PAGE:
Outcome of eribulin as a late treatment line for Thai metastatic breast cancer patients
Received 23 February 2018
Accepted for publication 25 May 2018
Published 31 July 2018 Volume 2018:11 Pages 4443—4447
Checked for plagiarism Yes
Review by Single-blind
Peer reviewers approved by Dr Colin Mak
Peer reviewer comments 2
Editor who approved publication: Dr Tohru Yamada
Chagkrit Ditsatham,1 Imjai Chitapanarux,2–4 Areewan Somwangprasert,1 Kirati Watcharachan,1 Panchaporn Wongmaneerung,1 Chaiyut Charoentum,5 Busyamas Chewaskulyong,5 Somvilai Chakrabandhu,2 Wimrak Onchan,2 Anongnart Teeyasuntranonn,6 Patumrat Sripan3
1Division of Head Neck Breast Surgery, 2Division of Radiation Oncology, 3Northern Thai Research Group of Radiation Oncology, 4Chiang Mai Cancer Registry, Maharaj Nakorn Chiang Mai Hospital, 5Division of Oncology, 6Pharmacy Division, Maharaj Nakorn Chiang Mai Hospital, Faculty of Medicine, Chiang Mai University, Chiang Mai, Thailand
Background: We report the safety and efficacy of eribulin as a late treatment line in Thai metastatic breast cancer (MBC) patients.
Patients and methods: A total of 30 MBC patients treated with eribulin between January 2014 and January 2017 were retrospectively analyzed. The patients were scheduled to receive 1.4 mg/m2 of eribulin on day 1, day 8 and subsequently every 21 days. All patients had previously received at least three chemotherapy regimens including anthracycline and taxane. Response rate and progression-free survival (PFS) were analyzed.
Results: The median age was 56 years (range, 40–74 years), with a median follow-up time of 5.7 months (range, 0.2–25 months). The overall response rate was 30% (nine patients): four patients had triple-negative breast cancer, three patients had luminal B breast cancer and two patients had luminal A breast cancer. The median PFS was 2.9 months (range, 0.2–14 months). The median number of previous chemotherapy regimens was 4 (range, 3–9). Univariate analysis showed that the number of regimens (four or fewer) prior to eribulin was statistically associated with superior PFS (P = 0.009). Multivariate analysis also showed similar statistical association between number of prior regimens (four or fewer) and better PFS adjusted by age group (≥50 years; hazard ratio = 1.29; 95% CI: 1.0–1.65; P = 0.046). There were no toxic deaths or grade 4 toxicities. Nine (30%) patients had grade 3 anemia toxicities, and the other common toxicities were leukopenia and neutropenia. Four (13%) patients required dose reduction and 16 (53%) patients required dose delay because of toxicities.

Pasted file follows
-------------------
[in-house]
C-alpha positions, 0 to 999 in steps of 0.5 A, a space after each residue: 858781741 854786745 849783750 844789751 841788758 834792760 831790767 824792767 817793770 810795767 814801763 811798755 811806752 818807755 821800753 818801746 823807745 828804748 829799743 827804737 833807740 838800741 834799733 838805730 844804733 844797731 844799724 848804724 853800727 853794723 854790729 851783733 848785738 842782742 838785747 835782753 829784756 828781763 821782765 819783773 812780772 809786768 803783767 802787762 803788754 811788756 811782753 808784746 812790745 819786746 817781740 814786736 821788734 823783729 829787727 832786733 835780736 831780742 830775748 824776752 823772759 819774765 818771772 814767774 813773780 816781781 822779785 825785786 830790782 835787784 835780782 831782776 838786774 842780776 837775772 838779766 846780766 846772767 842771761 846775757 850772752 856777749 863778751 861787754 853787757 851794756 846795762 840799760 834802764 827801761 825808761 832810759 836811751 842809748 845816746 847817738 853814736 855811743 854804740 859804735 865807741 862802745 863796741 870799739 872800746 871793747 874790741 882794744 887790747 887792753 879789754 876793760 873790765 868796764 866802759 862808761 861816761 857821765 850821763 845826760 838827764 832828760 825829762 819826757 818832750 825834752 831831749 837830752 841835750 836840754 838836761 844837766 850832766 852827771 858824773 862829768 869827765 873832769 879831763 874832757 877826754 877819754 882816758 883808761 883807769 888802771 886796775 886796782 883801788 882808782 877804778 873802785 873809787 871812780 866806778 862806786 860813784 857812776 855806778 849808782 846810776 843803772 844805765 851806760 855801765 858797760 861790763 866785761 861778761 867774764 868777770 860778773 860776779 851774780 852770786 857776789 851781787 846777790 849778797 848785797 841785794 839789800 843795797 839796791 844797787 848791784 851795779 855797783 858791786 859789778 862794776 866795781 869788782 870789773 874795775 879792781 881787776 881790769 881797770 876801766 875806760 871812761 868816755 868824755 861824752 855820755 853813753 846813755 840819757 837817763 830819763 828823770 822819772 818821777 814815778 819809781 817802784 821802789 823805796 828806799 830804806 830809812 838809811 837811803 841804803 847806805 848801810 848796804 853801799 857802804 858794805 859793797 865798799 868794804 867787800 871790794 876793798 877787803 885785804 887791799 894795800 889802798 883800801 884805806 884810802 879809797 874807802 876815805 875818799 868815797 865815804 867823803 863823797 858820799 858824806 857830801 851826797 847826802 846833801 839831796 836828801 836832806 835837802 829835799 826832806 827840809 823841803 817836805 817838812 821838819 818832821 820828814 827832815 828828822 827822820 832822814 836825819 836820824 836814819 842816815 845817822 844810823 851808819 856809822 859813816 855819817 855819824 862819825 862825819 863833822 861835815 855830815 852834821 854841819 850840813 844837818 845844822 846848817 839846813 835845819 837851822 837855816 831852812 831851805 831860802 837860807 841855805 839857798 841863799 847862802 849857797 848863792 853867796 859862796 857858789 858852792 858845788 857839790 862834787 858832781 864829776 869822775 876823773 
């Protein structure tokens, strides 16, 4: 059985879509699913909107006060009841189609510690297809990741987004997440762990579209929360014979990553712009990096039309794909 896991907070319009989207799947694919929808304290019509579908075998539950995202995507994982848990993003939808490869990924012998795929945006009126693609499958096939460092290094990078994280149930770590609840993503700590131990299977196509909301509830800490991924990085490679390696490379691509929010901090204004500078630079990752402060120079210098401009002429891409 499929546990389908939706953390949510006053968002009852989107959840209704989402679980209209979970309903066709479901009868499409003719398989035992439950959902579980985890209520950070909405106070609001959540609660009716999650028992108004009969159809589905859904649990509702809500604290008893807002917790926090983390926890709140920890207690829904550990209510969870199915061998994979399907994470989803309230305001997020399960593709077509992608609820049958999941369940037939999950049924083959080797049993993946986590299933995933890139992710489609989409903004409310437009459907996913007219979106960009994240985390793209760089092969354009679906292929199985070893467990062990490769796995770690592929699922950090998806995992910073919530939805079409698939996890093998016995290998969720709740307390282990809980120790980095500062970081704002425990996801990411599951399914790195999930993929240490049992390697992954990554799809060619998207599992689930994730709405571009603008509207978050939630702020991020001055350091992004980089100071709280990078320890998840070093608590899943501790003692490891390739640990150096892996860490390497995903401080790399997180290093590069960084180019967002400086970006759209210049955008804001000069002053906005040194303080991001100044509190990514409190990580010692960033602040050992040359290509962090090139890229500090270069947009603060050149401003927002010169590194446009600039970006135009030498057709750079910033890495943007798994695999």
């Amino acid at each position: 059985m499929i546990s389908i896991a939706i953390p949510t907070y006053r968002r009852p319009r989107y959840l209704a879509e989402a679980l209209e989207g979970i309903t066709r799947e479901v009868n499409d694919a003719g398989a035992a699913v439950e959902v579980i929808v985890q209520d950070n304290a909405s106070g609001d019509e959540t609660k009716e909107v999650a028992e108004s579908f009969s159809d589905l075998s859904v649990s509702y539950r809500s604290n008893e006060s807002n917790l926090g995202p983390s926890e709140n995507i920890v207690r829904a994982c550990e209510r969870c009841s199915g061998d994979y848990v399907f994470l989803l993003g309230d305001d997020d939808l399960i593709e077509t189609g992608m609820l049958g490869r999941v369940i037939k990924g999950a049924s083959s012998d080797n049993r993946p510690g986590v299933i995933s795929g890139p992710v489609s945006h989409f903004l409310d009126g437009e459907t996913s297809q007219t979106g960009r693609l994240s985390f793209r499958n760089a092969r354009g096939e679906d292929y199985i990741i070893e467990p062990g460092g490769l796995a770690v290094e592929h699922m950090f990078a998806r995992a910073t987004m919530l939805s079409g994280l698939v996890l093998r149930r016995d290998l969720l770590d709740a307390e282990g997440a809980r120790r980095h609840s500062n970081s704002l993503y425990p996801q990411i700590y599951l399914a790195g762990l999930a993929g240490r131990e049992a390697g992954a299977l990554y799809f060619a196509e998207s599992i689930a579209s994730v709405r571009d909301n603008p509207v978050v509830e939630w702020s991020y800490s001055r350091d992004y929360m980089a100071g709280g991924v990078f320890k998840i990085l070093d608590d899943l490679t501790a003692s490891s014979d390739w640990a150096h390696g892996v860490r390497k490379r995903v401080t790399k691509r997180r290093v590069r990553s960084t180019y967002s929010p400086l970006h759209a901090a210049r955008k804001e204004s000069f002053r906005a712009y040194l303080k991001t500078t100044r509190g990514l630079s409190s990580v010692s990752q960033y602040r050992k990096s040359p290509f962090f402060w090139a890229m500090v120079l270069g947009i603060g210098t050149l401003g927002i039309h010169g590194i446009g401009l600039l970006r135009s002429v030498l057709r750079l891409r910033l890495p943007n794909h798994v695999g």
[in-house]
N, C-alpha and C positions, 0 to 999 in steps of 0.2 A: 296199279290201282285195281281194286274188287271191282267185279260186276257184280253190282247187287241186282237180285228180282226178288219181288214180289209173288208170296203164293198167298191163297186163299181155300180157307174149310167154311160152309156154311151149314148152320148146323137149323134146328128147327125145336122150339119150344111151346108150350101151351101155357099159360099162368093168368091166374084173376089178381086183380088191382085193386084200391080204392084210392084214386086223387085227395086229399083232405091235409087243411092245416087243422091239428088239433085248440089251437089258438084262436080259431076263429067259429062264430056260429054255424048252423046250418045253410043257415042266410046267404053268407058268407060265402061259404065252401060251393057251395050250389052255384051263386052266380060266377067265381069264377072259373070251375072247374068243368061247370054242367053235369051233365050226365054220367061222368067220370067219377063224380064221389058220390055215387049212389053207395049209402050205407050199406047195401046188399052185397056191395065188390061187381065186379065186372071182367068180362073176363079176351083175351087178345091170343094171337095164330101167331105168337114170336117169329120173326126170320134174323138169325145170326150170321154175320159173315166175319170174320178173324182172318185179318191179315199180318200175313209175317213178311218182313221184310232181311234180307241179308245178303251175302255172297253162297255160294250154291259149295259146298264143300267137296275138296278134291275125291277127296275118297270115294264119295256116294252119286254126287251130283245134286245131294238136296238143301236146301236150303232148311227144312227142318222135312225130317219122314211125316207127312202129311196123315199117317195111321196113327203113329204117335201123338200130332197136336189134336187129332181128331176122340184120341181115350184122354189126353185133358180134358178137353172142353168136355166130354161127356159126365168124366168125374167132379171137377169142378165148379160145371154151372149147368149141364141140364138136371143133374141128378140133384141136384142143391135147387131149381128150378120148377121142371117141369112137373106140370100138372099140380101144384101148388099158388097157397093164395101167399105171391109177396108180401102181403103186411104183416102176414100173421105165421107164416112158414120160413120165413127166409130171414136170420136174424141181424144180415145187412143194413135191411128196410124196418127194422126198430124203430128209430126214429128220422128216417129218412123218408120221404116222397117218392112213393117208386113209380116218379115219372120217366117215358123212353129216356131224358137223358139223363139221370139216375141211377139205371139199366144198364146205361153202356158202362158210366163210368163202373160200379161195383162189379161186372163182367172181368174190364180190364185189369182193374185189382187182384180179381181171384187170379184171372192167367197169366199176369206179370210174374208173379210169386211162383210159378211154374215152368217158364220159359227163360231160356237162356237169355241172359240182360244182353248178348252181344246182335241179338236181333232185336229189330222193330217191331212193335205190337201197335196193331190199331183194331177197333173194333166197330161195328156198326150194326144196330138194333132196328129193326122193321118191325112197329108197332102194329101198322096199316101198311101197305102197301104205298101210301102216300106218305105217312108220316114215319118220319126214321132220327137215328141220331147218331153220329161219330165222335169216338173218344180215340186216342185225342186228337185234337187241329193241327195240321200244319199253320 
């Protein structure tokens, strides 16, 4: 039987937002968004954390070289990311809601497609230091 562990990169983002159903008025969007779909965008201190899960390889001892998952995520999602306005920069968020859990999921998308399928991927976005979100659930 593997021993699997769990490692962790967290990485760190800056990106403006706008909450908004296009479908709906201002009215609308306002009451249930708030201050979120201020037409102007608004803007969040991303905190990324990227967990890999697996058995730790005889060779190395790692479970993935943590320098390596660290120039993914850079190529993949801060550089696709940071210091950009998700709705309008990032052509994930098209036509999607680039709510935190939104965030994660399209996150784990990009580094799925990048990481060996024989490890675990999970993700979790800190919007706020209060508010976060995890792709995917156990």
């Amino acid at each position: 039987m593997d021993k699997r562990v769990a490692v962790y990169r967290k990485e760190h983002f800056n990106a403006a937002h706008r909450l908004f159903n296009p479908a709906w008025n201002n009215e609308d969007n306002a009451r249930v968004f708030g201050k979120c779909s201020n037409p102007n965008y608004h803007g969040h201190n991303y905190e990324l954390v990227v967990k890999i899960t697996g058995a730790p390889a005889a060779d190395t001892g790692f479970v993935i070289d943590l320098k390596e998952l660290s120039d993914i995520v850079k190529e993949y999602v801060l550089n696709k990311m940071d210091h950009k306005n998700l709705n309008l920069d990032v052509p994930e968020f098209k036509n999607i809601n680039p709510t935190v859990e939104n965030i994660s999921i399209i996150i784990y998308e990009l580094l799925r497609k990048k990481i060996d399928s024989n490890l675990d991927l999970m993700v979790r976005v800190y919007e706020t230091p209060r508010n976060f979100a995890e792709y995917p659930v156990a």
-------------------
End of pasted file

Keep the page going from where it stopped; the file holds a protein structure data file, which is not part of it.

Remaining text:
Conclusion: Eribulin is an effective drug for heavily pretreated MBC patients with tolerable toxicities. The benefit was superior in patients who received fewer than four previous chemotherapy regimens.
Keywords: eribulin, metastatic breast cancer, late treatment line
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